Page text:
*******

    Speaking of tired subjects, music today is apparently tuneless, witless, and derivative. This is the opinion of Sting, which is pretty rich, considering the upscale adult-contemporary crap he’s shoveled at the public on most of his releases over the last ten years. Boring and pretentious–not exactly a winning combination.

    I guess I don’t buy a whole lot of new music by musicians I don’t already like, either, anymore. I was pleasantly surprised that Cassie‘s album lived up to the hype–though “Me & U” is getting the seriously-overplayed treatment here in Japan at the moment. The new Janet is okay, but the last week or two has been mostly a Full-Figured British Diva moment in my household: Alison, Kirsty, and some Gabrielle.


    Various debates

    Posted by Sean at 01:37, October 21st, 2006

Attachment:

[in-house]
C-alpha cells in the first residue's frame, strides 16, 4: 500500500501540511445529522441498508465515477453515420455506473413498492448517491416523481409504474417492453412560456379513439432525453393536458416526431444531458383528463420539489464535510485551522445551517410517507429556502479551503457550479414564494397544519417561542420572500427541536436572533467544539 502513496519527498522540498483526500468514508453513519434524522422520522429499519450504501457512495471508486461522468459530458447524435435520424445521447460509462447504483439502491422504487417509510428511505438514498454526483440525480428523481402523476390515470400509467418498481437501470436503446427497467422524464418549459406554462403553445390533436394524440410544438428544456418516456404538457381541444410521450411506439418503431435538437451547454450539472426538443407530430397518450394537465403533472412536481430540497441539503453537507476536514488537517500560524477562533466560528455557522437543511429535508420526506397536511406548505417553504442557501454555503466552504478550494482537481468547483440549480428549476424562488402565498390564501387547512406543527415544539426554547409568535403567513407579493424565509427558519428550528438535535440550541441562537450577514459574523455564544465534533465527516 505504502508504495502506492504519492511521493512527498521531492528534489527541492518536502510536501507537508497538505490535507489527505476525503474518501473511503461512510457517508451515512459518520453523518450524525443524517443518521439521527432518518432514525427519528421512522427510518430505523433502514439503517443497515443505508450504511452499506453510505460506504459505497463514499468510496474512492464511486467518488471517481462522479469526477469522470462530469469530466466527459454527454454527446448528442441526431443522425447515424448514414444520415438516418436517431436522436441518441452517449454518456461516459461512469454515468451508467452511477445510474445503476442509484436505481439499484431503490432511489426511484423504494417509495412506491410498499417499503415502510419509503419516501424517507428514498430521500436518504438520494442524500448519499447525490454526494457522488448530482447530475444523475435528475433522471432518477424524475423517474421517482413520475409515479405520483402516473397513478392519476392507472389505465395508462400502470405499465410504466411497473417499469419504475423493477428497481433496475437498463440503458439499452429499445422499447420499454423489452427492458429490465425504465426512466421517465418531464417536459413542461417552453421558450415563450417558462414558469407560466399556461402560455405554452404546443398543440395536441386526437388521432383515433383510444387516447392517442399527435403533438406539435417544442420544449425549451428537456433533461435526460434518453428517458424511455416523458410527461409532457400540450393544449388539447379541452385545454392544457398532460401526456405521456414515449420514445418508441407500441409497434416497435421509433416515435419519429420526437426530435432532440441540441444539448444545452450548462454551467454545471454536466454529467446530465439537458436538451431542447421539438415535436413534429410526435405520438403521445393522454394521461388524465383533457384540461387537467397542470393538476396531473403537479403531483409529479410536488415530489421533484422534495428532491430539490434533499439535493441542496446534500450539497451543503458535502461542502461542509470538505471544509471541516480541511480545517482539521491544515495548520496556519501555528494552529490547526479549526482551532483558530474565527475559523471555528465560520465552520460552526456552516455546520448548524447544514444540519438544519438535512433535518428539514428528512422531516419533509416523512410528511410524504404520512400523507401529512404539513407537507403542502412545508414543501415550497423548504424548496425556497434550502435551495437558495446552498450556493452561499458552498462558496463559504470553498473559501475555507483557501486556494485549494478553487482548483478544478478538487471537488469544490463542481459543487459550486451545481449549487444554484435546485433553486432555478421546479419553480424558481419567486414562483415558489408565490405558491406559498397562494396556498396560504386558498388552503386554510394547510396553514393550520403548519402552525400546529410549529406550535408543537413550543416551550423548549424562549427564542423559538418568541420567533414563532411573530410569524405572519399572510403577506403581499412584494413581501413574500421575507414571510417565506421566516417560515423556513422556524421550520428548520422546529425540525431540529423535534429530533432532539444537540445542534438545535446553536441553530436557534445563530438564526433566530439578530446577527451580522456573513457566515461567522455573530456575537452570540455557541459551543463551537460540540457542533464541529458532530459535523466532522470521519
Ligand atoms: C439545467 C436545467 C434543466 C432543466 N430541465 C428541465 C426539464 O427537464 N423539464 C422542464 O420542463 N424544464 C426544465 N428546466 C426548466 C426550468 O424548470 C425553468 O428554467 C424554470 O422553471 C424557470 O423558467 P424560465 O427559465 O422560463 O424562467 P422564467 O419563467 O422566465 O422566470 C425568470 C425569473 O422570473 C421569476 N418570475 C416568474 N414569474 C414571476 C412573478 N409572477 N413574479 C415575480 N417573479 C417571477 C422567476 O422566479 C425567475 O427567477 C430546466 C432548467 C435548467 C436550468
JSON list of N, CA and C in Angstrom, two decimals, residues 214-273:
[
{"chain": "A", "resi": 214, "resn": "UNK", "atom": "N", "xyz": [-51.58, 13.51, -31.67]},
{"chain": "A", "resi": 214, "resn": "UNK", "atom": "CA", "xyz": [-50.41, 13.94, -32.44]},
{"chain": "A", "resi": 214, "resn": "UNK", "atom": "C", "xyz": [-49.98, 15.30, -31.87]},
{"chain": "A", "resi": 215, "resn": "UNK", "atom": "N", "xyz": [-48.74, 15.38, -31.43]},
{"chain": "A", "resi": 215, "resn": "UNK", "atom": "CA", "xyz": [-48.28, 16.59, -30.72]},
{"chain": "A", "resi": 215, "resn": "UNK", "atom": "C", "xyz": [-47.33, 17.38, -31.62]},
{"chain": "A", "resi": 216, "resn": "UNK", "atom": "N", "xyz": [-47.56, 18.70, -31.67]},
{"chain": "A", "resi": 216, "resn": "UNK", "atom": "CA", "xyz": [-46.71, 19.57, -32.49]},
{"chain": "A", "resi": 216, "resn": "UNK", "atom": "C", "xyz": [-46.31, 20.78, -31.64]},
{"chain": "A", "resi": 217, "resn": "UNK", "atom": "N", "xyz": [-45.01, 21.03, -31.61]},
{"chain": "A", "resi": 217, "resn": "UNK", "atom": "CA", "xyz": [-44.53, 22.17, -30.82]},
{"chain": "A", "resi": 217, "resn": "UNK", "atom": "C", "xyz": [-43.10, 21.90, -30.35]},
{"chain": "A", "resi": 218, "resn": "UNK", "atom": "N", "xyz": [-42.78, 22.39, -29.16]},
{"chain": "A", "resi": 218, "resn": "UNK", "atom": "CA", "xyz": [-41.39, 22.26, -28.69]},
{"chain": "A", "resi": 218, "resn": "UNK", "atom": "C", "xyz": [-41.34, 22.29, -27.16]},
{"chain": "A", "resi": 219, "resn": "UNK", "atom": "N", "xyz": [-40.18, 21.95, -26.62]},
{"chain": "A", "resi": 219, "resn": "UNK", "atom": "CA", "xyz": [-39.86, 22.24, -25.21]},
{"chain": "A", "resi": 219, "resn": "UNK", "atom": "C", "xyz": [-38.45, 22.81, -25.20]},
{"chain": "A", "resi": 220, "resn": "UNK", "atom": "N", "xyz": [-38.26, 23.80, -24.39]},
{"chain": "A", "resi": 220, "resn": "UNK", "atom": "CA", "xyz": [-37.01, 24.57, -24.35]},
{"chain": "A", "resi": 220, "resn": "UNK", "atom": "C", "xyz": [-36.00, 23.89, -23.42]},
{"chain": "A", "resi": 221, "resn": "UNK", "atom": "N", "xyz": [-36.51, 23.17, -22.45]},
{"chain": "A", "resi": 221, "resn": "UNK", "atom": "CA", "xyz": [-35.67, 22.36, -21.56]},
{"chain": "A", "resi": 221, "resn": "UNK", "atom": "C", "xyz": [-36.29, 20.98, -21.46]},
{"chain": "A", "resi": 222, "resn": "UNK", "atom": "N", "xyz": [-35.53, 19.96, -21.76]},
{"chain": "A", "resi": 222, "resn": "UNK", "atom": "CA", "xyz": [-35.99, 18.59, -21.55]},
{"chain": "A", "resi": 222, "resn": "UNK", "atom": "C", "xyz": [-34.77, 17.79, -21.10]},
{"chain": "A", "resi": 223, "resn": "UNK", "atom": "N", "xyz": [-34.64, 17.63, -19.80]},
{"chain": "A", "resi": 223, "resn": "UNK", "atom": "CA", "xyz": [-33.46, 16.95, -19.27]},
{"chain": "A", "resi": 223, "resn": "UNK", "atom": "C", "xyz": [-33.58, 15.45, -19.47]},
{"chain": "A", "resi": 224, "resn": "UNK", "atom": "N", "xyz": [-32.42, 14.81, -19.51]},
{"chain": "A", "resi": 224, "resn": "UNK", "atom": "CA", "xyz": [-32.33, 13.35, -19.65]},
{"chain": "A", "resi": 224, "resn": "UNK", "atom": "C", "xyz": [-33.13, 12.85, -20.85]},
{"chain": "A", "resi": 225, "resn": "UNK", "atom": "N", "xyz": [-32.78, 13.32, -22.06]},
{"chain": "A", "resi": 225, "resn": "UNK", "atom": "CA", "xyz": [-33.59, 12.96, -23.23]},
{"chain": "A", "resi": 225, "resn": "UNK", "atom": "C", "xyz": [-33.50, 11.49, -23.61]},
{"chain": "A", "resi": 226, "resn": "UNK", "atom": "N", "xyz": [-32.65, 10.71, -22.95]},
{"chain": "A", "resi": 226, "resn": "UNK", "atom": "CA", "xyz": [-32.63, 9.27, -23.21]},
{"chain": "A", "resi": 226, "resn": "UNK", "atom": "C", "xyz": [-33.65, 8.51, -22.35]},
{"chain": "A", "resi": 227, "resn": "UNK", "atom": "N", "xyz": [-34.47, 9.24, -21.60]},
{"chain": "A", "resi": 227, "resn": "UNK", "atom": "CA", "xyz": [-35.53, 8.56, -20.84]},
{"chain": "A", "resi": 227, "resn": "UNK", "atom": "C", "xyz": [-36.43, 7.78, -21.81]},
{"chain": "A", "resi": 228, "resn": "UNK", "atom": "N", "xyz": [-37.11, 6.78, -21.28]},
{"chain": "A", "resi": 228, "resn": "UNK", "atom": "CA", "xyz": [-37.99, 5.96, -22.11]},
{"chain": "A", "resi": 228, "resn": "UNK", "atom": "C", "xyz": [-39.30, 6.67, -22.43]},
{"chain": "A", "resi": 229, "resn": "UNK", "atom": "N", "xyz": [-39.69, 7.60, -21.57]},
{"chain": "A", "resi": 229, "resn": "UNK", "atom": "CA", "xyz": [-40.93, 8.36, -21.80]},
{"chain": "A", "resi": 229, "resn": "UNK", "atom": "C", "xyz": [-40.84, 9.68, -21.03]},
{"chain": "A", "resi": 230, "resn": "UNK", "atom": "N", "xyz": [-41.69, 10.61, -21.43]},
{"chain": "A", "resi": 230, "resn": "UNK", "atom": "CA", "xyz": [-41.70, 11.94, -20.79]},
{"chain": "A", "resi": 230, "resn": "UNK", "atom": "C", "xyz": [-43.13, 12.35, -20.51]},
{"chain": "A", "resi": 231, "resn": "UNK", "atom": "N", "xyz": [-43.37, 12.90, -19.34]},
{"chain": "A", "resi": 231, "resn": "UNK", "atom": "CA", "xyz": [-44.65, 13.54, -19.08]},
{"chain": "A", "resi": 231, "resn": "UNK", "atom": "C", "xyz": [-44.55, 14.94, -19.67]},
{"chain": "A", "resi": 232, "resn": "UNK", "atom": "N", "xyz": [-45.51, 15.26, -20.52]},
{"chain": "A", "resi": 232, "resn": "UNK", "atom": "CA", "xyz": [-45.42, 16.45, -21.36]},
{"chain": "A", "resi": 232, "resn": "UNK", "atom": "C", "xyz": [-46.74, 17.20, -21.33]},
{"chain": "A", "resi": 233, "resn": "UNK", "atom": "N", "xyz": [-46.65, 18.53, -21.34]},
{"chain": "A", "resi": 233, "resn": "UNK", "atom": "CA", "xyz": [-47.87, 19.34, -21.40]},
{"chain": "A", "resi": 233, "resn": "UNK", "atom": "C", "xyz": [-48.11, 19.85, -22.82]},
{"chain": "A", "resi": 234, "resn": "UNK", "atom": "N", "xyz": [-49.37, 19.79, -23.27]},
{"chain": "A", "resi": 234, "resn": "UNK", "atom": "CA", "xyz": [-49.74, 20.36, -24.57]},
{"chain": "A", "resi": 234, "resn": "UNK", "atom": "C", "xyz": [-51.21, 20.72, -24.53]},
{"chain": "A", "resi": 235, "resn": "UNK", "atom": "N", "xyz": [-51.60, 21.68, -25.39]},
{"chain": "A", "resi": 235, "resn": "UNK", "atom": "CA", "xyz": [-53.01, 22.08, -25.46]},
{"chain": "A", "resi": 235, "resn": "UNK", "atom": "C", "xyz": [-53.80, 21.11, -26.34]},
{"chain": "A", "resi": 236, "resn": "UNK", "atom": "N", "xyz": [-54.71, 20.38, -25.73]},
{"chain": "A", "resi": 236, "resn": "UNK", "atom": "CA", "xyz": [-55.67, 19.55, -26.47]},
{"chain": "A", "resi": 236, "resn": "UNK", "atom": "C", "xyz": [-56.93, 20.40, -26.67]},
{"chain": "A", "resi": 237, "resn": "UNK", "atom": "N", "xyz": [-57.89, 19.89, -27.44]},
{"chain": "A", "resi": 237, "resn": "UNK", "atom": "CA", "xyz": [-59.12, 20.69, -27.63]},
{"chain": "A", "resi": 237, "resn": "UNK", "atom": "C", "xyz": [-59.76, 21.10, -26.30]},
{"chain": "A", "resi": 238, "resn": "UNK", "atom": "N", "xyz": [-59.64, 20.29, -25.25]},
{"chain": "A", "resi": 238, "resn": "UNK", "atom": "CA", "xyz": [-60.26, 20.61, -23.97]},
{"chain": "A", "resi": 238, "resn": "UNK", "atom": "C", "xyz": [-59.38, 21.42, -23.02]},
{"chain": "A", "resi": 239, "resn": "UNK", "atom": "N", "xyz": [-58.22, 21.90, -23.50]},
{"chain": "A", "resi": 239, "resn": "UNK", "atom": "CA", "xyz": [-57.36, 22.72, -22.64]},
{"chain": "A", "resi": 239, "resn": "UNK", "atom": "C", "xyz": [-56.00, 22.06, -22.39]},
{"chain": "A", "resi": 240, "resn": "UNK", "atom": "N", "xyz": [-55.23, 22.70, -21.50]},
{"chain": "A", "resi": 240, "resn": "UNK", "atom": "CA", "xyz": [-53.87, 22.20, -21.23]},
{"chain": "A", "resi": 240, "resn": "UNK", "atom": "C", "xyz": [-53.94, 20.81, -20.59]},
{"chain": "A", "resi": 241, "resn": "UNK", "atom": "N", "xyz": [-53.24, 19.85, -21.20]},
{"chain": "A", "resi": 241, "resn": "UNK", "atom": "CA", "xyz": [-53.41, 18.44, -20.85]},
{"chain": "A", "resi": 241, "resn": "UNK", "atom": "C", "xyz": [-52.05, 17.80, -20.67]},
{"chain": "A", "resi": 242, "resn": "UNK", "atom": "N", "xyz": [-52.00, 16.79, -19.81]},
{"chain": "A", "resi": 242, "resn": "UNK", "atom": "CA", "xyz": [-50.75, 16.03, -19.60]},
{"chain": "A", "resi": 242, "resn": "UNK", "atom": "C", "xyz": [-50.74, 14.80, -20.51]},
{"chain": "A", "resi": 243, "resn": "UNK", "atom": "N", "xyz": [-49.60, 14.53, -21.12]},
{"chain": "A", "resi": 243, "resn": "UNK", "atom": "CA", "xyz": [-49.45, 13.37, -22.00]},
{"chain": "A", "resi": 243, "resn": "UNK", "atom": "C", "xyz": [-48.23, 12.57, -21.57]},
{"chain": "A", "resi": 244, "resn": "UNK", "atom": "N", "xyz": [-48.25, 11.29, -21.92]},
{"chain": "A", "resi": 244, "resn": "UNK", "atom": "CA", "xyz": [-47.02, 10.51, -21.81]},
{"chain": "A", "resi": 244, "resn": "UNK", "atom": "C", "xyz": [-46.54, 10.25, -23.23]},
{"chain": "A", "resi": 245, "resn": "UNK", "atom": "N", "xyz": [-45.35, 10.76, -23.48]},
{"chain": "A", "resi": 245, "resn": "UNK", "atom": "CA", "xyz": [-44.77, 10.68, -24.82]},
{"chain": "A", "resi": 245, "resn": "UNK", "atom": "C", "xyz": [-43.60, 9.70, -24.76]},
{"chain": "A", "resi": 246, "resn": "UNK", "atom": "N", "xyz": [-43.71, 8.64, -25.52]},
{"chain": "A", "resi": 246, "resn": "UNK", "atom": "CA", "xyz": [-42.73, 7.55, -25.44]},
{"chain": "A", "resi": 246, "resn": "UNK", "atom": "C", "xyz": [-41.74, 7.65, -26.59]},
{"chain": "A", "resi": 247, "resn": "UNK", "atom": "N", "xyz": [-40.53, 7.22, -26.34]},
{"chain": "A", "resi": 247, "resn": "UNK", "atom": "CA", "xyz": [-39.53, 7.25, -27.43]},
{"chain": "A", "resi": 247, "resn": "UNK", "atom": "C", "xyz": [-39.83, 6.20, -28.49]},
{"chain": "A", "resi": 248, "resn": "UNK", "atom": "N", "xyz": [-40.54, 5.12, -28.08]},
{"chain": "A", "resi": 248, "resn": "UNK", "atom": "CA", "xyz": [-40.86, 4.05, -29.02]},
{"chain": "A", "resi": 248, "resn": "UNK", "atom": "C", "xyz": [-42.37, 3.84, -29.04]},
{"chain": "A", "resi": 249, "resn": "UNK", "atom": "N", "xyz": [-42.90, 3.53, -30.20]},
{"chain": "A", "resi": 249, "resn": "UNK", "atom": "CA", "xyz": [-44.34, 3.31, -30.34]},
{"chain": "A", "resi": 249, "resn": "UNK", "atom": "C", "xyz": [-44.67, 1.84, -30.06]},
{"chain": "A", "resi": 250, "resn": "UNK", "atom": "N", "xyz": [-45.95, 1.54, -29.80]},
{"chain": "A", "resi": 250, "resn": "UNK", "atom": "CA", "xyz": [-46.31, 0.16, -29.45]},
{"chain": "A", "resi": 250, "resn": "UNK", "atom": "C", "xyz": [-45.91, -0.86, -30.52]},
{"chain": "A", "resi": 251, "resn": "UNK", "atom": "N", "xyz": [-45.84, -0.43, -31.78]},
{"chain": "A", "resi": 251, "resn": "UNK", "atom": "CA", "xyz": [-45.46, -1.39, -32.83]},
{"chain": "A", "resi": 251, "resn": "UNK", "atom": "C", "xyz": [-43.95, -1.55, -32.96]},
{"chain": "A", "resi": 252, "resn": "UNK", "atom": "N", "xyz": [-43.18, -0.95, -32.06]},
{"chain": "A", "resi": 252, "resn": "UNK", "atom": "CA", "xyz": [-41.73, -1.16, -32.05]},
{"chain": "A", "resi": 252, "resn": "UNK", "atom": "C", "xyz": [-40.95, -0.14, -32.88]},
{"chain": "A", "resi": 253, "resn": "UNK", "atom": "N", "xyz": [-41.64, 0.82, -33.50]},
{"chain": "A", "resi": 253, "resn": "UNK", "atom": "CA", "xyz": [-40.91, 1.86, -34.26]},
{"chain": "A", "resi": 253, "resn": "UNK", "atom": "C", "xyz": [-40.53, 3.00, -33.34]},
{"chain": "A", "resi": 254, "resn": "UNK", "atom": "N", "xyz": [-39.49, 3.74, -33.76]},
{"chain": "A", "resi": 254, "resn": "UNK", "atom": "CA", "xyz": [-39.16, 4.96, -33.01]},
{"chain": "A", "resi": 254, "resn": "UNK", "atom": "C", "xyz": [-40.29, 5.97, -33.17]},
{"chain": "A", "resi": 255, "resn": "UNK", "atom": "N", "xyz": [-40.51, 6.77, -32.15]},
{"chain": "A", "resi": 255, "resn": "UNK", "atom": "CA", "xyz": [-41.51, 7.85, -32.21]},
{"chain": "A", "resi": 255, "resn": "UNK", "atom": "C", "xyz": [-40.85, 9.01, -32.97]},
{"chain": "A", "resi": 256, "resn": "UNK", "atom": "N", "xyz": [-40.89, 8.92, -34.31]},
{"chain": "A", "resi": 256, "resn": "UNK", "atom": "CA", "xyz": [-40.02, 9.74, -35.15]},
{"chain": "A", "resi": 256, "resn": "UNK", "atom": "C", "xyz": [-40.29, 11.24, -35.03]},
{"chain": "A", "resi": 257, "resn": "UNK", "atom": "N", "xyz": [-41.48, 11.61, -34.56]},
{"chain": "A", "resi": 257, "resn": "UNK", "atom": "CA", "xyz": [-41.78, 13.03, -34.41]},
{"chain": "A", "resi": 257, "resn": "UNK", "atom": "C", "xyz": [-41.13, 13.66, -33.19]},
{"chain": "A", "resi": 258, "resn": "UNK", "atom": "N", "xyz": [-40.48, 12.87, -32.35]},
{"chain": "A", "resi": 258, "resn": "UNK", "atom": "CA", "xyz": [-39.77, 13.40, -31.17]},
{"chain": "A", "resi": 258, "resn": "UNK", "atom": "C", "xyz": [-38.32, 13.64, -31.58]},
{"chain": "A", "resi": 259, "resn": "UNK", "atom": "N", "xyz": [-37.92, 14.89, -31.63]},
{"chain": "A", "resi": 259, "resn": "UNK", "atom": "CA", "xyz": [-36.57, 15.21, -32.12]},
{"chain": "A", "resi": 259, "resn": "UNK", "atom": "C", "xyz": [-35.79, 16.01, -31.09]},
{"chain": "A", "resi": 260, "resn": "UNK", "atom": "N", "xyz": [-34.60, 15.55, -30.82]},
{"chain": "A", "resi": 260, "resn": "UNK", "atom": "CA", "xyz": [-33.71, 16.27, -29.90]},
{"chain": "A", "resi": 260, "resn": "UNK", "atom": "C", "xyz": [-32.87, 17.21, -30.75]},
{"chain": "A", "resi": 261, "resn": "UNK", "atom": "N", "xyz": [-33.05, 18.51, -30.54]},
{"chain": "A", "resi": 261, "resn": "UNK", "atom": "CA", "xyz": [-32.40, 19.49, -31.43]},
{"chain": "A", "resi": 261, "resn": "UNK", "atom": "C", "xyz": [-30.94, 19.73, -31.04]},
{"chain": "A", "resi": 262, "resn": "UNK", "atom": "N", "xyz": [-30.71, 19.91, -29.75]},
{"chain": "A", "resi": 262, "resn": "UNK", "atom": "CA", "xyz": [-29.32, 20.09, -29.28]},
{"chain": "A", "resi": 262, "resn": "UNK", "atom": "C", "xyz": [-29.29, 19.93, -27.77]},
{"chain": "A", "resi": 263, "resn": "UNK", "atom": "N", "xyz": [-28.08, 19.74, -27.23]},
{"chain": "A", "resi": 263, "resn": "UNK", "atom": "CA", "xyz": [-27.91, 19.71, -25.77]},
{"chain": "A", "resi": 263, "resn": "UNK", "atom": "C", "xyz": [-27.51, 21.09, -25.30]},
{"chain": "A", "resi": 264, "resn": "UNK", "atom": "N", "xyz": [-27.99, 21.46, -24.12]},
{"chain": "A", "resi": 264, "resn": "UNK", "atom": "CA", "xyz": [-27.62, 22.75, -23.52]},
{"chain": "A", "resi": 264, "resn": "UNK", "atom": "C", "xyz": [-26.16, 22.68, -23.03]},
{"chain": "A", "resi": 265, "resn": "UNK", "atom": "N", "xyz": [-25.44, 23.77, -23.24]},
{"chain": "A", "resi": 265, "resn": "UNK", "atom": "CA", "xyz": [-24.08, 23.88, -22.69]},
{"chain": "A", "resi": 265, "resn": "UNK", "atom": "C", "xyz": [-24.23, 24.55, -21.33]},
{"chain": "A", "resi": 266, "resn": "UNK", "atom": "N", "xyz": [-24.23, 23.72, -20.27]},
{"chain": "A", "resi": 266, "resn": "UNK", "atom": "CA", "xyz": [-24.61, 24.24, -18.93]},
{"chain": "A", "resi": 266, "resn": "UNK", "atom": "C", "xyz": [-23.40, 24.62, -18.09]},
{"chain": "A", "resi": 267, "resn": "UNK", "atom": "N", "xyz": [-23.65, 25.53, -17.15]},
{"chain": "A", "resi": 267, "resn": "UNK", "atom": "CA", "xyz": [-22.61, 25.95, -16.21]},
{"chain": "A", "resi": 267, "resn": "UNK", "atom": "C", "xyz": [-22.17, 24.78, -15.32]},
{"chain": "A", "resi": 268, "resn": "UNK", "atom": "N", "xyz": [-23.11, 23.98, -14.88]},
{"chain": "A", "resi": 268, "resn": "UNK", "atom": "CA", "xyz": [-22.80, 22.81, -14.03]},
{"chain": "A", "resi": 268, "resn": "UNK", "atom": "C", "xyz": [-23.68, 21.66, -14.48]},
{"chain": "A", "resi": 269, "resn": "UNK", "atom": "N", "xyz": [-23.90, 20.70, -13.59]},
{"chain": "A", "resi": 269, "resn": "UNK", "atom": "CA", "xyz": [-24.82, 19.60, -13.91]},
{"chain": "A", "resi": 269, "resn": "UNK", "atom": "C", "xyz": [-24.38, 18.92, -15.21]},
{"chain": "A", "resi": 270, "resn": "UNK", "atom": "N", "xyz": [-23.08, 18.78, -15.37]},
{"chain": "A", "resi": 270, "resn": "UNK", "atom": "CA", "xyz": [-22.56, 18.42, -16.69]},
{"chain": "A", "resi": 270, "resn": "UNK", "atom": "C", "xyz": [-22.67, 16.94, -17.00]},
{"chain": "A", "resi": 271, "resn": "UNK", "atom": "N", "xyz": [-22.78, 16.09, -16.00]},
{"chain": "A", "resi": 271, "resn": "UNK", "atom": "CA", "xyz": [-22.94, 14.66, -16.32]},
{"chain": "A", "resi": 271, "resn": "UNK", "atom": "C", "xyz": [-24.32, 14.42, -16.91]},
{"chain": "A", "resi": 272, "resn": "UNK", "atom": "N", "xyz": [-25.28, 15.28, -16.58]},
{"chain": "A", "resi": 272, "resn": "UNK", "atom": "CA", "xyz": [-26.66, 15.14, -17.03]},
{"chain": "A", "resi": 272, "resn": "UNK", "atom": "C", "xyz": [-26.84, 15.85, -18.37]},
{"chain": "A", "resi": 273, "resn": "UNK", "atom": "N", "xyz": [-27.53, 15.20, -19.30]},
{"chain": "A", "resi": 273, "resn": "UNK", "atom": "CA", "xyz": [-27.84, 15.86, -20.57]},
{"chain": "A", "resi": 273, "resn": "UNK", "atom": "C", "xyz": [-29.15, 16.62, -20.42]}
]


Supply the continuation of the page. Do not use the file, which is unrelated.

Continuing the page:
For obvious reasons, everyone is talking about how the PRC has reacted to the DPRK’s nuclear test, but it’s worth paying attention to the ROK, too:

    South Korean President Roh Moo-hyun confirmed Friday morning that South Korea will faithfully implement the U.N. Security Council resolution on North Korea, which was passed following Pyongyang’s nuclear test last week.

    Roh made the remark during a meeting with Foreign Minister Taro Aso at the presidential Blue House in Seoul.

    However, Roh implied that South Korea would proceed cautiously with the sanction measures. “Each country has final authority over how to interpret the resolution,” he said.

    Roh, with an apparent reference to Japan’s possible nuclear armament, said to Aso, “There are various debates [in Japan] on how best to respond to North Korea’s nuclear test.”

    Aso countered by saying, “Prime Minister [Shinzo] Abe has promised that Japan will uphold the three nonnuclear principles [in which Japan pledges not to produce, possess or allow nuclear weapons into the country].”